local closestTarget, closestDistance = nil, math.huge

	for _, target in Workspace.Targets:GetChildren() do
		if not hasLineOfSight(target) then

		local distance = (target.HumanoidRootPart.Position - root).Magnitude

		if distance < closestDistance then
			closestTarget, closestDistance = target, distance

	return closestTarget

And it works! It's so simple that you're probably one of a hundred people who wrote this exact code, whether for personal use or to spread to cheaters who don't know how to write code.

Now ditch the hoodie, but keep the sunglasses, because we're playing the role of the developer now. Your game has a cheating problem. You know from looking around on shady websites that the biggest cheats have code that look like this. You also know that defeating aimbots server side, especially without punishing good players, is extremely hard, and is just as much a cat-and-mouse game as any other anti-cheat endeavor. Sooo, why not try something pretty easy in the interim?

	if knownBadErrorMessage(message) then
		banMe() -- Or track, or whatever

Now, in our character template, let's rename HumanoidRootPart. Maybe let's randomize "Targets" every update so that you have to either hardcode in whatever it is at that time, or do something more complicated to figure out what it is. Maybe we have isEnemy check to see if we're in a cheat.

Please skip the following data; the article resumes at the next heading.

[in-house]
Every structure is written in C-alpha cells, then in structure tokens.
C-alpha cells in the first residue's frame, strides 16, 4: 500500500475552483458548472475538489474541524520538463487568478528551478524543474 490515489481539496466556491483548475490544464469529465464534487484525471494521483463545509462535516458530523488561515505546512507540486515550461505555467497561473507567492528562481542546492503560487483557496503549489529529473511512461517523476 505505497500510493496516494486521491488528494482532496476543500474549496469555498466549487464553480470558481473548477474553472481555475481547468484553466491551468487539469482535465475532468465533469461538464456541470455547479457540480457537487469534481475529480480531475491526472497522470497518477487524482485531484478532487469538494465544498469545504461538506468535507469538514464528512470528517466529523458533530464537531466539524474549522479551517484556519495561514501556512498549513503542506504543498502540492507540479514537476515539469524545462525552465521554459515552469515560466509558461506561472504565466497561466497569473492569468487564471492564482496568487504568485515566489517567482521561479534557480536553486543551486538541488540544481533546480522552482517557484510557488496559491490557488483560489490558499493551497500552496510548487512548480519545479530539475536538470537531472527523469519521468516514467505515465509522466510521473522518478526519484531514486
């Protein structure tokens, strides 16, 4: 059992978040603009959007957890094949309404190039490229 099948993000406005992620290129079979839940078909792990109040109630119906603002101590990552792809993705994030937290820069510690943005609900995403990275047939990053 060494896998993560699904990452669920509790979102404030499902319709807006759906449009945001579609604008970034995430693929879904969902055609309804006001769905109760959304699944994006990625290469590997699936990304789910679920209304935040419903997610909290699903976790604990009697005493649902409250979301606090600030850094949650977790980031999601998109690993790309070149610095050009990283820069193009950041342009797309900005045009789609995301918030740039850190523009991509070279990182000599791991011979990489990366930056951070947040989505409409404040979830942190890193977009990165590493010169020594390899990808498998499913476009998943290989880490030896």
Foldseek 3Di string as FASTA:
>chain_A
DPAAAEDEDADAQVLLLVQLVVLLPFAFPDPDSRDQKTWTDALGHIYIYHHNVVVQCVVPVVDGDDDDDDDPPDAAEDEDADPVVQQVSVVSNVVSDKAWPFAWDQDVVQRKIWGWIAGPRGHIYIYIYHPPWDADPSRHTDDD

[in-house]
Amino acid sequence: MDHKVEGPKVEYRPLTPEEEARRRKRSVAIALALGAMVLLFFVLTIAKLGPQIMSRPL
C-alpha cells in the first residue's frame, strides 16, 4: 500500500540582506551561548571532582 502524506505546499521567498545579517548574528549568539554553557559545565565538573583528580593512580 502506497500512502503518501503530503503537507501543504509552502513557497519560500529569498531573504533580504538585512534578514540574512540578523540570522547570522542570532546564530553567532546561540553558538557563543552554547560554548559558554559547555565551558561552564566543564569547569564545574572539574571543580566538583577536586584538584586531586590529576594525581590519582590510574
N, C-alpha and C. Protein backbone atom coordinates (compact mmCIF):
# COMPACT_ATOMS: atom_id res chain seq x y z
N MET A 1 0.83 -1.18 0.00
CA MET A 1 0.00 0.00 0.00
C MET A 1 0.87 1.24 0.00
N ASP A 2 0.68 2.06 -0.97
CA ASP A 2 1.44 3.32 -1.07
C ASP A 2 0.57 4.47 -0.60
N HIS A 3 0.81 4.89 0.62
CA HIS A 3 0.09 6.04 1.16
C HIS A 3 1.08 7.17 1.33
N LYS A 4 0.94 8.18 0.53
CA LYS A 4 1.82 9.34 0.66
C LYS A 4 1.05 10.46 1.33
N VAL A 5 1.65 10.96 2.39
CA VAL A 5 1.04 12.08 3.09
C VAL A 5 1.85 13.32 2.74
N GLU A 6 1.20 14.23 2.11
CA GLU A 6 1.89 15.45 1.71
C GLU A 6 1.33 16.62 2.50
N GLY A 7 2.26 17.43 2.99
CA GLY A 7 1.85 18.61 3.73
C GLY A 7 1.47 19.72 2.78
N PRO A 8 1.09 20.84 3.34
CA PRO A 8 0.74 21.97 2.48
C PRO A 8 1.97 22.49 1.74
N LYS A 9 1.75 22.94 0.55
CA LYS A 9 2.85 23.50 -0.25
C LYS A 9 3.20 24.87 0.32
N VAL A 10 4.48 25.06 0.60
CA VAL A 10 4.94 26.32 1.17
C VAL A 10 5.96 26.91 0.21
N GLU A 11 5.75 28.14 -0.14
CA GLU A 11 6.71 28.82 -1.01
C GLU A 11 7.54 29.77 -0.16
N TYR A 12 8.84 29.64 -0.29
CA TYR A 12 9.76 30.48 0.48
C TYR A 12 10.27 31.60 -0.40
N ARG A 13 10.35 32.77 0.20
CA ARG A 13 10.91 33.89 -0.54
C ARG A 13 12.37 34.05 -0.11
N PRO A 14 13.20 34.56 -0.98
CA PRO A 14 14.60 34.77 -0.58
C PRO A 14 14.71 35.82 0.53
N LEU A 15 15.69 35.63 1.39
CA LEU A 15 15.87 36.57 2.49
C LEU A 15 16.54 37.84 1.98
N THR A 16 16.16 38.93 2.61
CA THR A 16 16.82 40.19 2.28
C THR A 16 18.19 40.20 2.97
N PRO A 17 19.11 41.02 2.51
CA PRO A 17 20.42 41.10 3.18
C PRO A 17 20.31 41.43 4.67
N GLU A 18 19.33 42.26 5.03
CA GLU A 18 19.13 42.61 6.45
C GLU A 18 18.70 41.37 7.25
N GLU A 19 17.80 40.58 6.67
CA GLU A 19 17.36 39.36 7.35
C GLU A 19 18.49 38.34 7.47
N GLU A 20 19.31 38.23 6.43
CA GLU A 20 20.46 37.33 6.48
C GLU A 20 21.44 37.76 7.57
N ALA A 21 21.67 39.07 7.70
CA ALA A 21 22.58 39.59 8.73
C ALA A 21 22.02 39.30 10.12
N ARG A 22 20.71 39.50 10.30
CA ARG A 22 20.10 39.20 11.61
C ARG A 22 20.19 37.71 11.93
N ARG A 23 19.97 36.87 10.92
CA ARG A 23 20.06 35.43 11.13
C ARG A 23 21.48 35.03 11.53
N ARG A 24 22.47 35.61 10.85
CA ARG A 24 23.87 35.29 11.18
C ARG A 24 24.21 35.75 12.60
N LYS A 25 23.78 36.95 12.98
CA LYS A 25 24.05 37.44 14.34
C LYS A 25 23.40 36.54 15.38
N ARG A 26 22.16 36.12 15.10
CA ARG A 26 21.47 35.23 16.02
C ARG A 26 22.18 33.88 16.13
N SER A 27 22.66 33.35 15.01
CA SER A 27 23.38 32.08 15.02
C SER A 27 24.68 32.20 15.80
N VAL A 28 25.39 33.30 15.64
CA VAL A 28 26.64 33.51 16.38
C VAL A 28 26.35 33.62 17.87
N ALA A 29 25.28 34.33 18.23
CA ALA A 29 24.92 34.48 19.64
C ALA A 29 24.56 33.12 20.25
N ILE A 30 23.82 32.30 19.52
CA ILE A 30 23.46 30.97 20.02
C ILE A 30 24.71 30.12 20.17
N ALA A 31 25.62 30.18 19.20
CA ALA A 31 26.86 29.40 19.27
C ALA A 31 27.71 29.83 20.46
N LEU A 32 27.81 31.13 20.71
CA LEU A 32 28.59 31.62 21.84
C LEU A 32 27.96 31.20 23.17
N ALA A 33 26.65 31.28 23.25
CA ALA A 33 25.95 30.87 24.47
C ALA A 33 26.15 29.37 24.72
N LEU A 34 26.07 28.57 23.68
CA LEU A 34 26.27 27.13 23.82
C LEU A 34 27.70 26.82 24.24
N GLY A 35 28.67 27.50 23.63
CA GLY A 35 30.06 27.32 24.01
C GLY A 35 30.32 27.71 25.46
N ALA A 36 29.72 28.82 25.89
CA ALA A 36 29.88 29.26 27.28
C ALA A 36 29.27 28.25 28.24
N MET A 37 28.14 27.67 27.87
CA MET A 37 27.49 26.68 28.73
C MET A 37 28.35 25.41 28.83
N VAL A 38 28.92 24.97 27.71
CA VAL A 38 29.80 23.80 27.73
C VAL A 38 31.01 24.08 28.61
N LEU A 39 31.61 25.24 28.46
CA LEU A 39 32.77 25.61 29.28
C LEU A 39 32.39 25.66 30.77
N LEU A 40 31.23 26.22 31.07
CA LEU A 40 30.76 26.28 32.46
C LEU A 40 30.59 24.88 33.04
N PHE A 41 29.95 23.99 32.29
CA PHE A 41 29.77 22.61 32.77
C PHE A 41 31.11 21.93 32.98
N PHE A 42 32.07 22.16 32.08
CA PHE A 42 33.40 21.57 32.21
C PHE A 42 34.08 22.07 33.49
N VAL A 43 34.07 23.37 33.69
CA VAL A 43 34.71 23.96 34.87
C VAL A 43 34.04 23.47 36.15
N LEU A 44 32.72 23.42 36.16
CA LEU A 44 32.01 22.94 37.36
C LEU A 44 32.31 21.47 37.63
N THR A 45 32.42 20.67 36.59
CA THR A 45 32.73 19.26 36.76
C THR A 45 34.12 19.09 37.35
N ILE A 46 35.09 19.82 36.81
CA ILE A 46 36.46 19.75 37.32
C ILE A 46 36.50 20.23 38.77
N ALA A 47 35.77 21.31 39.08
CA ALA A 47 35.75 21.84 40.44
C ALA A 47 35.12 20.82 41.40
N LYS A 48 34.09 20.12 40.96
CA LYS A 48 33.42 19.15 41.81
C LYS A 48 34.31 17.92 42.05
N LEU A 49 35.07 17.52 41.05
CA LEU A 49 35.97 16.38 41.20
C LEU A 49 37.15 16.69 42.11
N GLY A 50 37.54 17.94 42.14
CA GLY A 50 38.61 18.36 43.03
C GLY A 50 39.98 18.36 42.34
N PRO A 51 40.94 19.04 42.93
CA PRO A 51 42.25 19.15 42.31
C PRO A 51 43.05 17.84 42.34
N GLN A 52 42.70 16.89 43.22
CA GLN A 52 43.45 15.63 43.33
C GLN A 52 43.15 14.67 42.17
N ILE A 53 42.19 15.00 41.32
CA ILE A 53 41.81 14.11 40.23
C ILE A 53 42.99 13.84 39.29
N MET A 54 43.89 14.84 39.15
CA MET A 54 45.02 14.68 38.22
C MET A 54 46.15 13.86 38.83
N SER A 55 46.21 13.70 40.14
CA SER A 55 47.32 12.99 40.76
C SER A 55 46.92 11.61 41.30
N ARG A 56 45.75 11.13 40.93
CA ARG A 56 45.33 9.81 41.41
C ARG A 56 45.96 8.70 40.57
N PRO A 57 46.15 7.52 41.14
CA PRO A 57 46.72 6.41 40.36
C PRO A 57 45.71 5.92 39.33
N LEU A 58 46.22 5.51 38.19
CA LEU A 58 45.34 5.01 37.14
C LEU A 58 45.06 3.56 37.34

Suddenly, every aimbot starts throwing errors, and tripping off the bans. This works, for a time, but eventually cheaters evolve, right? They'll "just" block the Error event, and they'll "just" do the work to figure out where the targets actually are, and they'll "just" do this and that. Yes, absolutely, but in the meantime, you've done a few things.

First, you've dissuaded weaker cheat developers. The burden of creating a cheat has increased. You now have less places you need to defeat in order to curb cheating. Second, you have banned or collected data on a significant amount of guaranteed cheaters. For many, this will be their main accounts, which is in itself a pretty large deterrent to coming back, whether it be because they can no longer easily hang out with their friends, or simply because they lost their entire inventory.

But most importantly, this is a permanent deterrent. This doesn't just go for cheat developers, of which after enough layers of swiss cheese only a few resilient ones will remain. This goes for cheat users as well, as a lot of the old scripts will still be floating around, since not every cheat is updating remotely. This isn't strictly academic by any means. After doing a trick like this in Zombie Strike, the cheat developers evolved, but we were still banning people months, or even years after adding it.